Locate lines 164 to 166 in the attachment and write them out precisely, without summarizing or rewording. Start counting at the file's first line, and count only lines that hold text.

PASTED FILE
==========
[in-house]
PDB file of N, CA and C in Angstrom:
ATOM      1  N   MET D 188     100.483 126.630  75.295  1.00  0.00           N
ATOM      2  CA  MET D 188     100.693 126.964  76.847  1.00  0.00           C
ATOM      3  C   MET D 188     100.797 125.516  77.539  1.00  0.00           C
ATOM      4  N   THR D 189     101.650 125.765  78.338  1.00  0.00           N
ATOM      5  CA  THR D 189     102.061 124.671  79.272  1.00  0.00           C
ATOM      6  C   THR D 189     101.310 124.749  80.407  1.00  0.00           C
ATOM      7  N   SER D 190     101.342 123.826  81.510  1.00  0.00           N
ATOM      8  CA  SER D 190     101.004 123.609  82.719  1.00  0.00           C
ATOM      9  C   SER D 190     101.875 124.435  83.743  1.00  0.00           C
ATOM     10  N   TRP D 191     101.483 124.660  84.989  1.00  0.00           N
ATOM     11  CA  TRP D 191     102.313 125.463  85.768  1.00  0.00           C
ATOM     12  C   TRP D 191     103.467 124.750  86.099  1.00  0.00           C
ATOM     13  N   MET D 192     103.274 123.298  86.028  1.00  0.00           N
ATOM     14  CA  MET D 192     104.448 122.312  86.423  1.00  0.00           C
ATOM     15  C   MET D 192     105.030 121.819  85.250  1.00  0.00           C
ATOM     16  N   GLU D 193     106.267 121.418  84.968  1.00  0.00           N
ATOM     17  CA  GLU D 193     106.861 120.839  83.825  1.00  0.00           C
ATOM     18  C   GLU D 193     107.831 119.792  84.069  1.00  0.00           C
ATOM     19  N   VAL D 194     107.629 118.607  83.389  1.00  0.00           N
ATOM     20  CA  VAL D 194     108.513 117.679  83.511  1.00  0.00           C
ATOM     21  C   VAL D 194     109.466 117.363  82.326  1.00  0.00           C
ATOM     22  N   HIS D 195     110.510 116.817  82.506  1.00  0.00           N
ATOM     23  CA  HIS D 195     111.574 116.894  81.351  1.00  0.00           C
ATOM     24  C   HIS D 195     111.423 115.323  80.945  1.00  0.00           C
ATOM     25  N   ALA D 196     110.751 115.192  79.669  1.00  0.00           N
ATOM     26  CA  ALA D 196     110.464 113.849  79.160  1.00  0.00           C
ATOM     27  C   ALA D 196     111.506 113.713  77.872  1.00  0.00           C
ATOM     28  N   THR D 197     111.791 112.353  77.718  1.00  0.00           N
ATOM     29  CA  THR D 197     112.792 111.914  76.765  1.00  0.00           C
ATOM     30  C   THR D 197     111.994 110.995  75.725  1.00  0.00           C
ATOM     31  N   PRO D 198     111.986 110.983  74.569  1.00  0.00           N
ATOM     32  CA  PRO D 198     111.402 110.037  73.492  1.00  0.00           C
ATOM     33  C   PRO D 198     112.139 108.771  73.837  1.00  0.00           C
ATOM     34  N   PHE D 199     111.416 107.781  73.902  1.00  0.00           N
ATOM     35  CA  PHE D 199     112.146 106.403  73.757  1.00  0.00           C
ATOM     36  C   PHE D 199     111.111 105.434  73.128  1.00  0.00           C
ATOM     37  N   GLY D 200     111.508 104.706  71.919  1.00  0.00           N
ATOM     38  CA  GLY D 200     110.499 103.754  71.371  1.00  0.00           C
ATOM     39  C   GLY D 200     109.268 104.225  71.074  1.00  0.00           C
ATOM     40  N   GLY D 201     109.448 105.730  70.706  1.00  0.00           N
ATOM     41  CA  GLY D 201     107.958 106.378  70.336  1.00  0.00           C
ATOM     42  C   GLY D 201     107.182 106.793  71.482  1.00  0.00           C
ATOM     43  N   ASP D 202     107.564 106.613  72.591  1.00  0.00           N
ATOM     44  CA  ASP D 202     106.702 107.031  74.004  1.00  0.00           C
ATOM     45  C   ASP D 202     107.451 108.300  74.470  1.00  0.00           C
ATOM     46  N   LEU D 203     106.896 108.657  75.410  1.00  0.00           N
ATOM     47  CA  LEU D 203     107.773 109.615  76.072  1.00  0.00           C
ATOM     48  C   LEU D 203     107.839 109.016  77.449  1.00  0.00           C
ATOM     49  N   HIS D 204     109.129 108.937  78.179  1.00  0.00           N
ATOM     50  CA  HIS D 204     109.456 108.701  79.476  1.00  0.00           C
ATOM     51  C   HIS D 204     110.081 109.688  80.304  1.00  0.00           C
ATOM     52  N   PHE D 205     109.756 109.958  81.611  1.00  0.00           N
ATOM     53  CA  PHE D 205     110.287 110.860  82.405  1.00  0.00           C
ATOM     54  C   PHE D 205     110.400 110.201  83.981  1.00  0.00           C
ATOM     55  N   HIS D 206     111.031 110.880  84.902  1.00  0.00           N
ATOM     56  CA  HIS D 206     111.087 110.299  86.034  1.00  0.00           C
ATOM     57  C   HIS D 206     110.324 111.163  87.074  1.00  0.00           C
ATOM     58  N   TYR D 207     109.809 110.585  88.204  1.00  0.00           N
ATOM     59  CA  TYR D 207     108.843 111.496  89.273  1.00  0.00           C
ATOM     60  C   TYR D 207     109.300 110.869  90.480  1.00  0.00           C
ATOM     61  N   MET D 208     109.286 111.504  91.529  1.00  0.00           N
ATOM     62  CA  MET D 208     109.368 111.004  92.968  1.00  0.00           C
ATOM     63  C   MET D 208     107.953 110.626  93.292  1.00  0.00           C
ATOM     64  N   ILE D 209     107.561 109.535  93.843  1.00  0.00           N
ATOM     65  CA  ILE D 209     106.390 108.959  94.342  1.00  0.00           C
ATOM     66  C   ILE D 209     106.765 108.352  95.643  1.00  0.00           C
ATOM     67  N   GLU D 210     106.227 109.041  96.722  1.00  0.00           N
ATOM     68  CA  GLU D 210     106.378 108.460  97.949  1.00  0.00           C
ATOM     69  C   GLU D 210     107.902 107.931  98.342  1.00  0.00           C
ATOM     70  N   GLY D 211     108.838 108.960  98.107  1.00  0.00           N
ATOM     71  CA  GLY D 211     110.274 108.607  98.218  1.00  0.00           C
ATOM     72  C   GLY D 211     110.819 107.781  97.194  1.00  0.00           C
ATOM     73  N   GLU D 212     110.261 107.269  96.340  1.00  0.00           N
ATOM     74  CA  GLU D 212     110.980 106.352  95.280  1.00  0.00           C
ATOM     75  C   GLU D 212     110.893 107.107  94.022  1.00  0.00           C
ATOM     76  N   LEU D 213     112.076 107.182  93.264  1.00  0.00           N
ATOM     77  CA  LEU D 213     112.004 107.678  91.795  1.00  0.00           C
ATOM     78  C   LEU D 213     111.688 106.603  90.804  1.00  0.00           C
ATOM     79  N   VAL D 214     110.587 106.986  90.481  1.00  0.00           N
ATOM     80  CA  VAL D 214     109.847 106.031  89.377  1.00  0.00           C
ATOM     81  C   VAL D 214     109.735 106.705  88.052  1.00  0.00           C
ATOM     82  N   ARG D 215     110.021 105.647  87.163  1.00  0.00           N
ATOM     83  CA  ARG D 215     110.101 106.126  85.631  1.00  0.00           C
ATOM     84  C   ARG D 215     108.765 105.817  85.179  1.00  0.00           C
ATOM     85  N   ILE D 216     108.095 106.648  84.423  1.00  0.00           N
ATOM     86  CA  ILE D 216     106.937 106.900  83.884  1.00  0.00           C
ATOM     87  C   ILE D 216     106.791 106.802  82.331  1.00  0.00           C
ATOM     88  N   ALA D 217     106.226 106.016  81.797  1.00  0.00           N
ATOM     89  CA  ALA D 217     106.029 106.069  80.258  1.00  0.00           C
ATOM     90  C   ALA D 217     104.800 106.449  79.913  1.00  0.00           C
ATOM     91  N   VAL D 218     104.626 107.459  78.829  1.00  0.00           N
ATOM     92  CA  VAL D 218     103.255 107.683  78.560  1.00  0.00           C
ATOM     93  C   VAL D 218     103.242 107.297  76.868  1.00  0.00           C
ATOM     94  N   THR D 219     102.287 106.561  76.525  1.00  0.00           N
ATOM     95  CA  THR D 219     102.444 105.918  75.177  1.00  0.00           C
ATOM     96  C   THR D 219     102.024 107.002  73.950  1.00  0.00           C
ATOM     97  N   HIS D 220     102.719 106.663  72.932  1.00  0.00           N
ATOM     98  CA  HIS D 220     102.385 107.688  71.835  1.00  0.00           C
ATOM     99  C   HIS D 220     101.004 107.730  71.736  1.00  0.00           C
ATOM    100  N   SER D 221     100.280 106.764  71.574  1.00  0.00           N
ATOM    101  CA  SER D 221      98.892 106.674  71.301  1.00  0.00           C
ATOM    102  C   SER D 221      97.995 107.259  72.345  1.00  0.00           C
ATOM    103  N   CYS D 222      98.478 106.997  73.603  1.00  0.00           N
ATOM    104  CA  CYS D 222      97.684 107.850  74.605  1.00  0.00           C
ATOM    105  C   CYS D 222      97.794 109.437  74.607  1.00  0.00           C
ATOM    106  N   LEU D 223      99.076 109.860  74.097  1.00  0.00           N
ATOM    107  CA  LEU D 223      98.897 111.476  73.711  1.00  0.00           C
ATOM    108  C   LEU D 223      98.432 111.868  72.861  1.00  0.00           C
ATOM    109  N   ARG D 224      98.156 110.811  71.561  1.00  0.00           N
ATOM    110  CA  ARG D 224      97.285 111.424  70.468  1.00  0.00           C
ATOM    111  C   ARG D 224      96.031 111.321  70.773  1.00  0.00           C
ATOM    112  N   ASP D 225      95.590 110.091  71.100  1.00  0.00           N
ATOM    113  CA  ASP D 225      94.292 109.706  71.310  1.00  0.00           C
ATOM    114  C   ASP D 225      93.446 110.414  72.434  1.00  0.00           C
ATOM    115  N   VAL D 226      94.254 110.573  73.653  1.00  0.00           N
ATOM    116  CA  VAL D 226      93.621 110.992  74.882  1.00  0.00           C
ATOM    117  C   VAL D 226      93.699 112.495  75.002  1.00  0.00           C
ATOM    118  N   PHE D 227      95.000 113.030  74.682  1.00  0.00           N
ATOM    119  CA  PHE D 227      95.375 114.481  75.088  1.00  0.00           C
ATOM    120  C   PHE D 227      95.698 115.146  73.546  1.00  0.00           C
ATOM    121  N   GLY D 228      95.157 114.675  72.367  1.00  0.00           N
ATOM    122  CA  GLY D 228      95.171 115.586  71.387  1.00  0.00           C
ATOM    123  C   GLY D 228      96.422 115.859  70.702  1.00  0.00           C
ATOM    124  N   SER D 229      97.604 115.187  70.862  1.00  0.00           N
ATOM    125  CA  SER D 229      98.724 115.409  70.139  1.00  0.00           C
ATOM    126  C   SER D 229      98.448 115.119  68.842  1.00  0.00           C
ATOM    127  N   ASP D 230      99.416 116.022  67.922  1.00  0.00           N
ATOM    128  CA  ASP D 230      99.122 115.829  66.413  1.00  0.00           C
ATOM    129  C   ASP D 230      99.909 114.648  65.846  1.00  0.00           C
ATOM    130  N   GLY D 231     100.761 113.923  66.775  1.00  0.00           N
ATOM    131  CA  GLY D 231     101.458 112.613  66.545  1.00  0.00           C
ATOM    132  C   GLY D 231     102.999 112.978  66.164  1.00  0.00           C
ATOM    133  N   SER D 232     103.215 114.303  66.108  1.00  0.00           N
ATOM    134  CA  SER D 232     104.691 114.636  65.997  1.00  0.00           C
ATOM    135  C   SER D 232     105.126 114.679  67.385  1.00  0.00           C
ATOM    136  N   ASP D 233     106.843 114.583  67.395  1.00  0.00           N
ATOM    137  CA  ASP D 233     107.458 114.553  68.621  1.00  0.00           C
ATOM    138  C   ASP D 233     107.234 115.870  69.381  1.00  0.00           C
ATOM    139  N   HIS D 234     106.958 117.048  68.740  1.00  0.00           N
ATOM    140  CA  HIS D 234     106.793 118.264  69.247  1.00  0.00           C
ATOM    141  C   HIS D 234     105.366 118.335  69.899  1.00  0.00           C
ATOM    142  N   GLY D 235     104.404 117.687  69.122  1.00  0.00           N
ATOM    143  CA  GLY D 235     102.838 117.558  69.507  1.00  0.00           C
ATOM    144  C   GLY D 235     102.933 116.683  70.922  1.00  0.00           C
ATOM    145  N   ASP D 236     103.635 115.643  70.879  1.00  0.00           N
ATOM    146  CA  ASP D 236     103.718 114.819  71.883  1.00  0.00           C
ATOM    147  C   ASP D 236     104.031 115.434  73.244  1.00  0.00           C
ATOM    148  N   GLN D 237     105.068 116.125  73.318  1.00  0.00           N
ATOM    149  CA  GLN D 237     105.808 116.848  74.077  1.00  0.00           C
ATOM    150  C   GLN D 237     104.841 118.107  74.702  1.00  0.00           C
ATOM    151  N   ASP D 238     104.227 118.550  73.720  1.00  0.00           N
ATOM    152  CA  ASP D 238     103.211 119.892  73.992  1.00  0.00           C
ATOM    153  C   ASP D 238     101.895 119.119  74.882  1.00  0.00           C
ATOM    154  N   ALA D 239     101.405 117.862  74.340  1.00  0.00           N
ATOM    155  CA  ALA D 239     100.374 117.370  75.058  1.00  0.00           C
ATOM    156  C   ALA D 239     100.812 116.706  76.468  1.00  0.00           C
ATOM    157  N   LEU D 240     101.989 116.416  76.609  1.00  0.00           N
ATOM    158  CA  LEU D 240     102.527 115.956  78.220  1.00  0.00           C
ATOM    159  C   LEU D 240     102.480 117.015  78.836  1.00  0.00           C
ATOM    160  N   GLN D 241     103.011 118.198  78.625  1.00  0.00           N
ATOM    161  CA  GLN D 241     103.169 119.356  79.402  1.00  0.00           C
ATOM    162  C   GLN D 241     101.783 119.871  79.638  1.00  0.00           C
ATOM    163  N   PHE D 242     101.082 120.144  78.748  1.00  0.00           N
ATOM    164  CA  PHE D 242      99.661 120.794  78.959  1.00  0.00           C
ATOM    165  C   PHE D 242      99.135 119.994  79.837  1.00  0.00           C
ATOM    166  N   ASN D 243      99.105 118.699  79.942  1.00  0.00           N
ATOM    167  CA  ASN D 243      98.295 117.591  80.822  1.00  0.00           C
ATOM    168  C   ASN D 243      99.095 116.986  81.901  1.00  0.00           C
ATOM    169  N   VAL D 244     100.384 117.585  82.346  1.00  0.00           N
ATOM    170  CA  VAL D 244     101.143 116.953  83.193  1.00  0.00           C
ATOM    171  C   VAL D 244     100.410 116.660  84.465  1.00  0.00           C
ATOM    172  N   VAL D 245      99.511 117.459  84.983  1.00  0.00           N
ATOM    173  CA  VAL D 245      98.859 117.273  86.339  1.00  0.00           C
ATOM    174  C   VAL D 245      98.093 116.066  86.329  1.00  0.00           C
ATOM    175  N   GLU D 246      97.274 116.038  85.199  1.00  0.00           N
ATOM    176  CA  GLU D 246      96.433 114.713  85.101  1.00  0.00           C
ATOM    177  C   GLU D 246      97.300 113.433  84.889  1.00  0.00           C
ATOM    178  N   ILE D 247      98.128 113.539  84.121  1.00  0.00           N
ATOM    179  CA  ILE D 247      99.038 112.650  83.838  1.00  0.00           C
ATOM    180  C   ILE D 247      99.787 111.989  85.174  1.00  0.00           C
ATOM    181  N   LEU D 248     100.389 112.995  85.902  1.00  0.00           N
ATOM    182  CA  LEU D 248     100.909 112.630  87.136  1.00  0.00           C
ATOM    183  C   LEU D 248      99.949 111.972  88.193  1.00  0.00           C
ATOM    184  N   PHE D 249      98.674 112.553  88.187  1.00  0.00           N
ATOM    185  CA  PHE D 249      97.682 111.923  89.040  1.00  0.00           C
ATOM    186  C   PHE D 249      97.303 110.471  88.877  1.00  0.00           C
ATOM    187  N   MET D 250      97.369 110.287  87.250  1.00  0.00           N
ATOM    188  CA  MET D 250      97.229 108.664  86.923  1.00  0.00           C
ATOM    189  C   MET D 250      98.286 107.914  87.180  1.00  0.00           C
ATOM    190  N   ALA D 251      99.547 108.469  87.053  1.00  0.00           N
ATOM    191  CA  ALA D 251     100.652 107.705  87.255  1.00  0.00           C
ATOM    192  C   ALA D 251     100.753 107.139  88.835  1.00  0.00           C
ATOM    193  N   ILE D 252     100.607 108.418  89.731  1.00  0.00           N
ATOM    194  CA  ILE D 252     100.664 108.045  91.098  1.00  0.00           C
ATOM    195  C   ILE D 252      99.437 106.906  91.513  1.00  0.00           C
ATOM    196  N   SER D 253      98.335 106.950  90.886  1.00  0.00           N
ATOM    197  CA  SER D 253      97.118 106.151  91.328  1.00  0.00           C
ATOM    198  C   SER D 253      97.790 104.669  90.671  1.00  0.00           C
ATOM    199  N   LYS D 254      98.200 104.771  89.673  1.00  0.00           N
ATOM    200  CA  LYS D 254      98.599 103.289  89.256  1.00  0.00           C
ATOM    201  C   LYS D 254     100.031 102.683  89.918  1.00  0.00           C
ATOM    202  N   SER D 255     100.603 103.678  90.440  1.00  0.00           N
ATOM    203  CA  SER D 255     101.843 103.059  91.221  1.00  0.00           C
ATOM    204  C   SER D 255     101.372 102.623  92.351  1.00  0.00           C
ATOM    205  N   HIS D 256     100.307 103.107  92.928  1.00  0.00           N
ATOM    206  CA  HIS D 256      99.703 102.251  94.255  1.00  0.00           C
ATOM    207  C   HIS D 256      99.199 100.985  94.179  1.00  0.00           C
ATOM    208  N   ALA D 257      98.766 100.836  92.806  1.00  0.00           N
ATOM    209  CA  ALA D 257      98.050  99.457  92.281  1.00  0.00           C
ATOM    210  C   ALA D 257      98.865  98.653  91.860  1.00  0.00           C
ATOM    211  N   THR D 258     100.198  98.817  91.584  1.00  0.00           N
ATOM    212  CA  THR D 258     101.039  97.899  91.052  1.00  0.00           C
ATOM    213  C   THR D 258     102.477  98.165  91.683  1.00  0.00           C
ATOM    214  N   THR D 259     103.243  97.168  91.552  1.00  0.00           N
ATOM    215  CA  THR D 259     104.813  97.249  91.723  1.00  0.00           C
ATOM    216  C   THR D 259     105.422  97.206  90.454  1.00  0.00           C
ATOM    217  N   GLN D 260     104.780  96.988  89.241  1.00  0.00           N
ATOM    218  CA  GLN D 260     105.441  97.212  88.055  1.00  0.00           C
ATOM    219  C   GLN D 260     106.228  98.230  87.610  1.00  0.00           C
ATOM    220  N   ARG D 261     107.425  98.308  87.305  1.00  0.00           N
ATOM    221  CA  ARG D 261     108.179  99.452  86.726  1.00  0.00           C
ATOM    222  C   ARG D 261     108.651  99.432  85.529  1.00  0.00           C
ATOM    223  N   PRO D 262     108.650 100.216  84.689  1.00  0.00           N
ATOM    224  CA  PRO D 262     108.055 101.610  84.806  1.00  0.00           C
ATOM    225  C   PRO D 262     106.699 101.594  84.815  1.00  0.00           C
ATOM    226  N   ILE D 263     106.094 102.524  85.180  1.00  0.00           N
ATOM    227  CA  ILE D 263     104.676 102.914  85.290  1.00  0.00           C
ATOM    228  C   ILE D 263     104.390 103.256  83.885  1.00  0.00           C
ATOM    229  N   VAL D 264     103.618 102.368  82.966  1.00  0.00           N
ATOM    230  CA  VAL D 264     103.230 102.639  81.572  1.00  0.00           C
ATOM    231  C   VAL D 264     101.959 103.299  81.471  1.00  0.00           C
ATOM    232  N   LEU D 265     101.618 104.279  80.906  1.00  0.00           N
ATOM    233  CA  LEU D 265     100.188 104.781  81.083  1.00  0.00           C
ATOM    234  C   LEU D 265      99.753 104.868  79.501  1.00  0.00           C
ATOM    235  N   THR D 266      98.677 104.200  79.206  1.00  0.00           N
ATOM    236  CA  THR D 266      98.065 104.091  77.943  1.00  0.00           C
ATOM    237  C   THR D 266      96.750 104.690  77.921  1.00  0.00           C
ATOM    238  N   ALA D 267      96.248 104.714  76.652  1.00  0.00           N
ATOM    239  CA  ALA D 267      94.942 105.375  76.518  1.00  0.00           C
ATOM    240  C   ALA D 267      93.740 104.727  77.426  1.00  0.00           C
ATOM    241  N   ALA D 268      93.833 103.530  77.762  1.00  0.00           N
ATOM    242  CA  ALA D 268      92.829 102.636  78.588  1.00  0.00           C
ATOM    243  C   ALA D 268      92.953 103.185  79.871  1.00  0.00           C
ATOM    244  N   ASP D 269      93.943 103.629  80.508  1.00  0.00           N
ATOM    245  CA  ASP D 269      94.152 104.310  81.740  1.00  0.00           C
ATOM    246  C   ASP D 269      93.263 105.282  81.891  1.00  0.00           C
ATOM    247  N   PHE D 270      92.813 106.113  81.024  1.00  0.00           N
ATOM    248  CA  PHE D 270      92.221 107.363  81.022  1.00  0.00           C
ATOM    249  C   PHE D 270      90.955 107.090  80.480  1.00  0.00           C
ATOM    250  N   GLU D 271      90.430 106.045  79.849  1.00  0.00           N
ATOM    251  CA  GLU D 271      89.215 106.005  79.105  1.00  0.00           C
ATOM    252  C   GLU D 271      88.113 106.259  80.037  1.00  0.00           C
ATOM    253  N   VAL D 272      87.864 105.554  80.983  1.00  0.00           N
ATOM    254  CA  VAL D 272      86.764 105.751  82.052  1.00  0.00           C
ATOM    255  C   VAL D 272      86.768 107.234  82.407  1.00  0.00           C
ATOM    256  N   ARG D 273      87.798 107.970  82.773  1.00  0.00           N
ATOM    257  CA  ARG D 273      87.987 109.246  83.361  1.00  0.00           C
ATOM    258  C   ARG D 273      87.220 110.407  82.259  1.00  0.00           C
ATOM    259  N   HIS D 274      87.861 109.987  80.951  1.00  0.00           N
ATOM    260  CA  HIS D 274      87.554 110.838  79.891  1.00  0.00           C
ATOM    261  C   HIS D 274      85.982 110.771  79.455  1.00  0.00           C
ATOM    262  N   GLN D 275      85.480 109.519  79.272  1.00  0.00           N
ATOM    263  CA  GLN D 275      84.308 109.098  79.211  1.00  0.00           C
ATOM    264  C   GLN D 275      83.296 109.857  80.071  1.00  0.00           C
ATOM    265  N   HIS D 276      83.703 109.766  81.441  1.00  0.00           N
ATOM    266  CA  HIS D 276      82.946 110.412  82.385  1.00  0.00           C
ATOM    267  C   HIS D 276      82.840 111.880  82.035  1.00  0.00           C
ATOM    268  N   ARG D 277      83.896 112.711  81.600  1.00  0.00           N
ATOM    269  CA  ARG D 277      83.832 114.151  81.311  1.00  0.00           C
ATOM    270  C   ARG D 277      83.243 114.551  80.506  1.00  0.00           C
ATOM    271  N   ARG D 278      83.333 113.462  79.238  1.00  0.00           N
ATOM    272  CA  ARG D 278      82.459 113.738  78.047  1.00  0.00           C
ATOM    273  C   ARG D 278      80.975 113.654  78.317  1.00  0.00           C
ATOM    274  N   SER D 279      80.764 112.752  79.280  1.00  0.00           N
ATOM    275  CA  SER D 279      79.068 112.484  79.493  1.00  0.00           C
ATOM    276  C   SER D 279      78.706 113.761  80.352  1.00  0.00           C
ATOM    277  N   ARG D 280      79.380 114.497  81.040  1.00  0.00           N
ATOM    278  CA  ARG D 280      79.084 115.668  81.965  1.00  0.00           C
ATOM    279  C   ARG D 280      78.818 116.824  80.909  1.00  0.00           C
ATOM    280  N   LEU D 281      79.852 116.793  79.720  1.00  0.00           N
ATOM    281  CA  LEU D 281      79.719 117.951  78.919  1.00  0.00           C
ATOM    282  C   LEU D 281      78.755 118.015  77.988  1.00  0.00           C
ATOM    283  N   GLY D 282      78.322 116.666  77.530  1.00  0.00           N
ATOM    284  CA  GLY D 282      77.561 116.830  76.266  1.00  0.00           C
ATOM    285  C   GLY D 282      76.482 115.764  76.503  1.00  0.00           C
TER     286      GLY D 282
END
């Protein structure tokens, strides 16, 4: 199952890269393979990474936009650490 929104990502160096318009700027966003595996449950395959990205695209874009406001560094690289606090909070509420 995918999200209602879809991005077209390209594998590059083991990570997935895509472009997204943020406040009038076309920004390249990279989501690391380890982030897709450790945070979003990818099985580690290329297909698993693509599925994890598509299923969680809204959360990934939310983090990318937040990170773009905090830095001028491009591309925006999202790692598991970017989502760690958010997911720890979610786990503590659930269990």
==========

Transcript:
ATOM    162  C   GLN D 241     101.783 119.871  79.638  1.00  0.00           C
ATOM    163  N   PHE D 242     101.082 120.144  78.748  1.00  0.00           N
ATOM    164  CA  PHE D 242      99.661 120.794  78.959  1.00  0.00           C